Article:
So I'm not surprised that neither doxycycline had any effect on your symptoms. That's good evidence that no bacterial STD or herpes is responsible. I am confident that no infection at all explains your current symptoms. Some of this seems consistent with myalgic enephalomyelitis (also called chronic fatigue syndrome) or fibromyalgia; or perhaps the physical manifestations of a psychological problem. In any case, I am confident this is not due to any infection acquired sexually, either from the exposure described above or any other. All I can suggest is that you continue to work with your doctors, and discuss my opinions with them. I recommend against any further testing for any sexually transmitted or transmissible infections.

I hope these comments are helpful. Let me know if anything isn't clear.

6 months ago
There is just no room for doubt it my mind that this is a sexually transmitted infection. My testicles and urethra are painful and inflamed right now and I can't stop looking for answers.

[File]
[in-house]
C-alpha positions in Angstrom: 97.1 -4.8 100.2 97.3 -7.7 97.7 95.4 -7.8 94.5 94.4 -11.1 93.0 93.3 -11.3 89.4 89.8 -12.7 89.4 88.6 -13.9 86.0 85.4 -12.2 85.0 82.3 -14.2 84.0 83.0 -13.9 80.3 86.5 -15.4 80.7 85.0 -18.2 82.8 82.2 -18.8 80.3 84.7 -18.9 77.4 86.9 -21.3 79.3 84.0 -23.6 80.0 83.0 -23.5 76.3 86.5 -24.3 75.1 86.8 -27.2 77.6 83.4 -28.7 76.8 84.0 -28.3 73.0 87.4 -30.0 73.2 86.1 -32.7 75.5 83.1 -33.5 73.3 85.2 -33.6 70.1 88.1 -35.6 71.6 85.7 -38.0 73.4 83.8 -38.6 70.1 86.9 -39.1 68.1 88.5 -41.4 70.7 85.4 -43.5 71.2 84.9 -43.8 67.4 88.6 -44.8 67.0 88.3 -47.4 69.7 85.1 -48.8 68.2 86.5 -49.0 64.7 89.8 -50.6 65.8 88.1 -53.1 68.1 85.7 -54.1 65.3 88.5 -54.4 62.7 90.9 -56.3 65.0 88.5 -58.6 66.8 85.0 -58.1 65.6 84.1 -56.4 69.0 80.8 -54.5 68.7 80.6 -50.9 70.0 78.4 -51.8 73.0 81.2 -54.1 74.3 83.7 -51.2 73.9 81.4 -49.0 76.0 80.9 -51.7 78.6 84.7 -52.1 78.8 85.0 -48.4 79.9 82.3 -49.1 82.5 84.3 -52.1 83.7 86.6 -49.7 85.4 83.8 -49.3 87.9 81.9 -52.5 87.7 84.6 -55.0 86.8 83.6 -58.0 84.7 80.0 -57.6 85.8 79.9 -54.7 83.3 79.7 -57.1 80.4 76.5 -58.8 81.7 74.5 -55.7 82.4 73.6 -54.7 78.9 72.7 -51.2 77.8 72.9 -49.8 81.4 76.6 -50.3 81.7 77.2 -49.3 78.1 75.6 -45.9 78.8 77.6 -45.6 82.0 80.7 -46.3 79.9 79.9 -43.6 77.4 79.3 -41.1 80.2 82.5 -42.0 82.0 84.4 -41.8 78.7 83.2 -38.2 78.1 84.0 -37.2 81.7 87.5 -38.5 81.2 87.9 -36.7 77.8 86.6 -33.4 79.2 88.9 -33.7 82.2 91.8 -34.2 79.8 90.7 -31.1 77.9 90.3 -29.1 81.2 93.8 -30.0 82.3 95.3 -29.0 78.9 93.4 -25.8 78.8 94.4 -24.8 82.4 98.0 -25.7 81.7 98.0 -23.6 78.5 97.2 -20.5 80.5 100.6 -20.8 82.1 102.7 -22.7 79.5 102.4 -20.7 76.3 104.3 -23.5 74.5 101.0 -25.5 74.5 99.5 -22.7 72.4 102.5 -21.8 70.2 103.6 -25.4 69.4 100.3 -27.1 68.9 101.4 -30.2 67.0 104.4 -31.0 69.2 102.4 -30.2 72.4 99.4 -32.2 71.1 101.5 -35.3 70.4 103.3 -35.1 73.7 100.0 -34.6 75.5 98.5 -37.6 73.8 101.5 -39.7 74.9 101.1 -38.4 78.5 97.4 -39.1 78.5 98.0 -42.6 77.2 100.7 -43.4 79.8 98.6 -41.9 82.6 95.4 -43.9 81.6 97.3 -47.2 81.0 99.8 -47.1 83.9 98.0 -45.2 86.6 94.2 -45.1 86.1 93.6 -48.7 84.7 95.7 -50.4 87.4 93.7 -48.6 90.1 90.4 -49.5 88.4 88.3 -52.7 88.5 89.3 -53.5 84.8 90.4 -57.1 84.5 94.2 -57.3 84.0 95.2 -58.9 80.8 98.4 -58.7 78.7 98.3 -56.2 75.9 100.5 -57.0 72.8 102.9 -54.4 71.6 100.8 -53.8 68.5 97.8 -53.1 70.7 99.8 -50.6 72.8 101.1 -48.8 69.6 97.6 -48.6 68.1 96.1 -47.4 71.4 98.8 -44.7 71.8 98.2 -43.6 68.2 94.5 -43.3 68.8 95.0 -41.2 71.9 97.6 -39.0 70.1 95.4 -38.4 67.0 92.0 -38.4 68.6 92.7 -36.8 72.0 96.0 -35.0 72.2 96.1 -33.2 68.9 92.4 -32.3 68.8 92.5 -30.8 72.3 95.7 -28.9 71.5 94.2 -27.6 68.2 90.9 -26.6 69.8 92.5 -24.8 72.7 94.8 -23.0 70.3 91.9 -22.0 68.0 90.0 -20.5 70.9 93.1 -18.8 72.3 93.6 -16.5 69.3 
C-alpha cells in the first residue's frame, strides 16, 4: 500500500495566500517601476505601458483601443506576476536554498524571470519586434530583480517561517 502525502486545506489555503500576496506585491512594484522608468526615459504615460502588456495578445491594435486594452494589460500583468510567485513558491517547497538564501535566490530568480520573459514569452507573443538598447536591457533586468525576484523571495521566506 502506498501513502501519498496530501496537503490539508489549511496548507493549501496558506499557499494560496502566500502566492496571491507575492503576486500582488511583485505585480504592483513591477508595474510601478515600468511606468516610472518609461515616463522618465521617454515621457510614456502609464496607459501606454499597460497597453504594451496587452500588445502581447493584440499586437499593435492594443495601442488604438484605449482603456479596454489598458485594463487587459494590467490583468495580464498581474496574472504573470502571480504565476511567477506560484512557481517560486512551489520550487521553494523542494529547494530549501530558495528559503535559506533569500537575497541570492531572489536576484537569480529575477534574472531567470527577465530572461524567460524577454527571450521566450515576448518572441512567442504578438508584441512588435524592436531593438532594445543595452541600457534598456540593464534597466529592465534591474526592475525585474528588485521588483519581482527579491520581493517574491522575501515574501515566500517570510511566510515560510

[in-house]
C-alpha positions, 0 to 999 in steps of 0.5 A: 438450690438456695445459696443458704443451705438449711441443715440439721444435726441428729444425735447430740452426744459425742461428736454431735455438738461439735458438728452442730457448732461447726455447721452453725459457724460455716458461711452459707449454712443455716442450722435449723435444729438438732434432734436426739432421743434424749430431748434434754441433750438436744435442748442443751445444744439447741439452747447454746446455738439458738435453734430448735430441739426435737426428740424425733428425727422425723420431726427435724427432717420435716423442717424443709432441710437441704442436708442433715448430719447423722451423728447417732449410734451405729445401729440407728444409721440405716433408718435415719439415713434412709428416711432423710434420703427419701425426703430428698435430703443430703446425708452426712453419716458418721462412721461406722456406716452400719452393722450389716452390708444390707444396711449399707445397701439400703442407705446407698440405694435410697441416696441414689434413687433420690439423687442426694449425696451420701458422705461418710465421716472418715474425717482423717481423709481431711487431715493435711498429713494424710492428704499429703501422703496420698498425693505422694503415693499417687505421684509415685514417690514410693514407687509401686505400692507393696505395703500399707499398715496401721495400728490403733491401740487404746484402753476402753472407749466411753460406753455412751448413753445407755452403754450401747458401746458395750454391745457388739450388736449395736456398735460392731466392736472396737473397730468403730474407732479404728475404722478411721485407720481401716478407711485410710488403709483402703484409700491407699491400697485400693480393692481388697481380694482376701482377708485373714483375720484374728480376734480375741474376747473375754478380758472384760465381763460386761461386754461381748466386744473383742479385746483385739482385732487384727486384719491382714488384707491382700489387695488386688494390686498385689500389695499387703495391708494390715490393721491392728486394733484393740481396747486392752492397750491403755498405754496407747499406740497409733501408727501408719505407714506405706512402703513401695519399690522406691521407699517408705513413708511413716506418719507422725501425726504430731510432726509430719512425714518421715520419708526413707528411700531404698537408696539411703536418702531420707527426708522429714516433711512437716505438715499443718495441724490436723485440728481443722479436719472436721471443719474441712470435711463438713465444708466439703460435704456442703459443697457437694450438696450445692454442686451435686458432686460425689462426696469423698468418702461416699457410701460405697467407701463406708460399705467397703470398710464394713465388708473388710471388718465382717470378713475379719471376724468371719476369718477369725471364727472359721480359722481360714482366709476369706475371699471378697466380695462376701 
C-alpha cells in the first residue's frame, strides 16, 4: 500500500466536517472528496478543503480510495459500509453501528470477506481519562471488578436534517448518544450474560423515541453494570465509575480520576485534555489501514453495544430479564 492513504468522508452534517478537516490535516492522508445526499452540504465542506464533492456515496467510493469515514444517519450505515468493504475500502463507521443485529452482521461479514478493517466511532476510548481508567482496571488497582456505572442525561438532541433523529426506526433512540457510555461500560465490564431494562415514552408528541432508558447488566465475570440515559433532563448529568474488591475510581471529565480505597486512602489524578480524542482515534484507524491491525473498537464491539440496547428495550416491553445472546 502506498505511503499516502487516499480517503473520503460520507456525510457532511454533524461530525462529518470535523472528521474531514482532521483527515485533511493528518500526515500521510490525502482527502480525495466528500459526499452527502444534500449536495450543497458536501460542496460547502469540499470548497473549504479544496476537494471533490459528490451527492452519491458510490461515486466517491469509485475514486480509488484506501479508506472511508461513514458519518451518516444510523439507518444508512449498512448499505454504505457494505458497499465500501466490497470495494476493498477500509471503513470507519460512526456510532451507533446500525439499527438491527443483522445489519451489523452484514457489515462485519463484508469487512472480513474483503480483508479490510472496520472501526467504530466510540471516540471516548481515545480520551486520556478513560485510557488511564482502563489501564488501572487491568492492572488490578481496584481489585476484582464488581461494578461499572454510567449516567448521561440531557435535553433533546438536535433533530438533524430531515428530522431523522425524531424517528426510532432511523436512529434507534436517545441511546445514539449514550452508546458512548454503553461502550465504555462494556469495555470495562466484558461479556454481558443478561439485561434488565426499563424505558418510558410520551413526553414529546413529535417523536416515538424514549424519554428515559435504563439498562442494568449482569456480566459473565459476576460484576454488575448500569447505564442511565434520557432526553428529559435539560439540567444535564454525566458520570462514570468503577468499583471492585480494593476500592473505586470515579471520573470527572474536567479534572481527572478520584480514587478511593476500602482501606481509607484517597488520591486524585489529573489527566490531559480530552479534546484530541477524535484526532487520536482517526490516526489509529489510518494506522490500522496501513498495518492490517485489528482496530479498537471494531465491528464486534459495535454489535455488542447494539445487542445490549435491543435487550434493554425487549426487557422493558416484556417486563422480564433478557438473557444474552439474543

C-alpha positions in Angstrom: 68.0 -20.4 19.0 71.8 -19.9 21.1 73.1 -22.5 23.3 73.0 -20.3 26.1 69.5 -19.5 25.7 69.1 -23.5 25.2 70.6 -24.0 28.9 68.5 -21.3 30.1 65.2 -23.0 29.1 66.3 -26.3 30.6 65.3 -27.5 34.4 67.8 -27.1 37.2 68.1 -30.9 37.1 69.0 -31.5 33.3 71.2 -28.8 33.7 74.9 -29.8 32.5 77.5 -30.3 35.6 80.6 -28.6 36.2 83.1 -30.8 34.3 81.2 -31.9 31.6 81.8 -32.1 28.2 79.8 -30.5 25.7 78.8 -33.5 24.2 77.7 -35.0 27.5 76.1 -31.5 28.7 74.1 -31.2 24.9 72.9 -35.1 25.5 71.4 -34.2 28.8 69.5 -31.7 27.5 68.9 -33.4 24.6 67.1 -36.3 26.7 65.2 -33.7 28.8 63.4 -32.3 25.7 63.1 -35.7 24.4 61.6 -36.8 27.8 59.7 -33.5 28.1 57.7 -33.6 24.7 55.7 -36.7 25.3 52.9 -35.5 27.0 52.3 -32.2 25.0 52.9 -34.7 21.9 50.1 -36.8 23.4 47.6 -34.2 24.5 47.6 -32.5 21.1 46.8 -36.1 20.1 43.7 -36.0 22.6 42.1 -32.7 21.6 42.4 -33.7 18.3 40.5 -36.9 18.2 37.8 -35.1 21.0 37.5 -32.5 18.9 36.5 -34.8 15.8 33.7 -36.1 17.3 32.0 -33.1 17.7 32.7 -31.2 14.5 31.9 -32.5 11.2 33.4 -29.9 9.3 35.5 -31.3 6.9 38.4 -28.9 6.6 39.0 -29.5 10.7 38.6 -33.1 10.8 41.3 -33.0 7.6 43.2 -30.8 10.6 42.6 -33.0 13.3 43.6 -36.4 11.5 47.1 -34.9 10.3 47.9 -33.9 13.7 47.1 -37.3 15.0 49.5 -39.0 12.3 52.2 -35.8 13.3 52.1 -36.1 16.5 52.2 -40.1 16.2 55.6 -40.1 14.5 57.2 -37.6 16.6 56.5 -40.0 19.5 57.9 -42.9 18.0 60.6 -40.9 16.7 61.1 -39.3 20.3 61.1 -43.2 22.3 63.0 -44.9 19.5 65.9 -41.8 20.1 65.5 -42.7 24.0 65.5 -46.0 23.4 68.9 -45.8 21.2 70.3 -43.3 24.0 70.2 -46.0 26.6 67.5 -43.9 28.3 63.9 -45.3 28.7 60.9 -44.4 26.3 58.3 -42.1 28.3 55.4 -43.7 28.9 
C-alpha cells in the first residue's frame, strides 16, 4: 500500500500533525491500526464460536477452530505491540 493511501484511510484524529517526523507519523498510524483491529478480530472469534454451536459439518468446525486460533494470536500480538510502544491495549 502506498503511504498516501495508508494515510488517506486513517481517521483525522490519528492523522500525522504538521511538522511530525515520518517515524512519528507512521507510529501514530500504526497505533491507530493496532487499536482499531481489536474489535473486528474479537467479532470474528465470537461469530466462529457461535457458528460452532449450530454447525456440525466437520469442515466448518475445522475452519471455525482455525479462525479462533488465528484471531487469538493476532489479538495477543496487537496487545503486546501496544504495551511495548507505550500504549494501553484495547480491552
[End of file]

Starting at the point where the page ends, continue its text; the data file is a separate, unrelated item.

Also I should add that a few months ago I actually passed it on to someone else. I told her everything that was going on and she still initiated some sexual hand touching, which we didn't think was high risk, but one week later she broke out with the same initial symptoms (small small genital ulcers and tingling or buzzing). Unfortunately she didn't have a chance to get a PCR either, and she is too angry for me to talk to her. 

Maybe mycobacterium tuberculosis?
H. Hunter Handsfield, MD
H. Hunter Handsfield, MD
6 months ago
I might agree there is a chance of a sexually acquired explanation if there were any STDs that cause the testicular/uretthral symptoms you describe, especially in the face of the negative tests you have had. But there are not.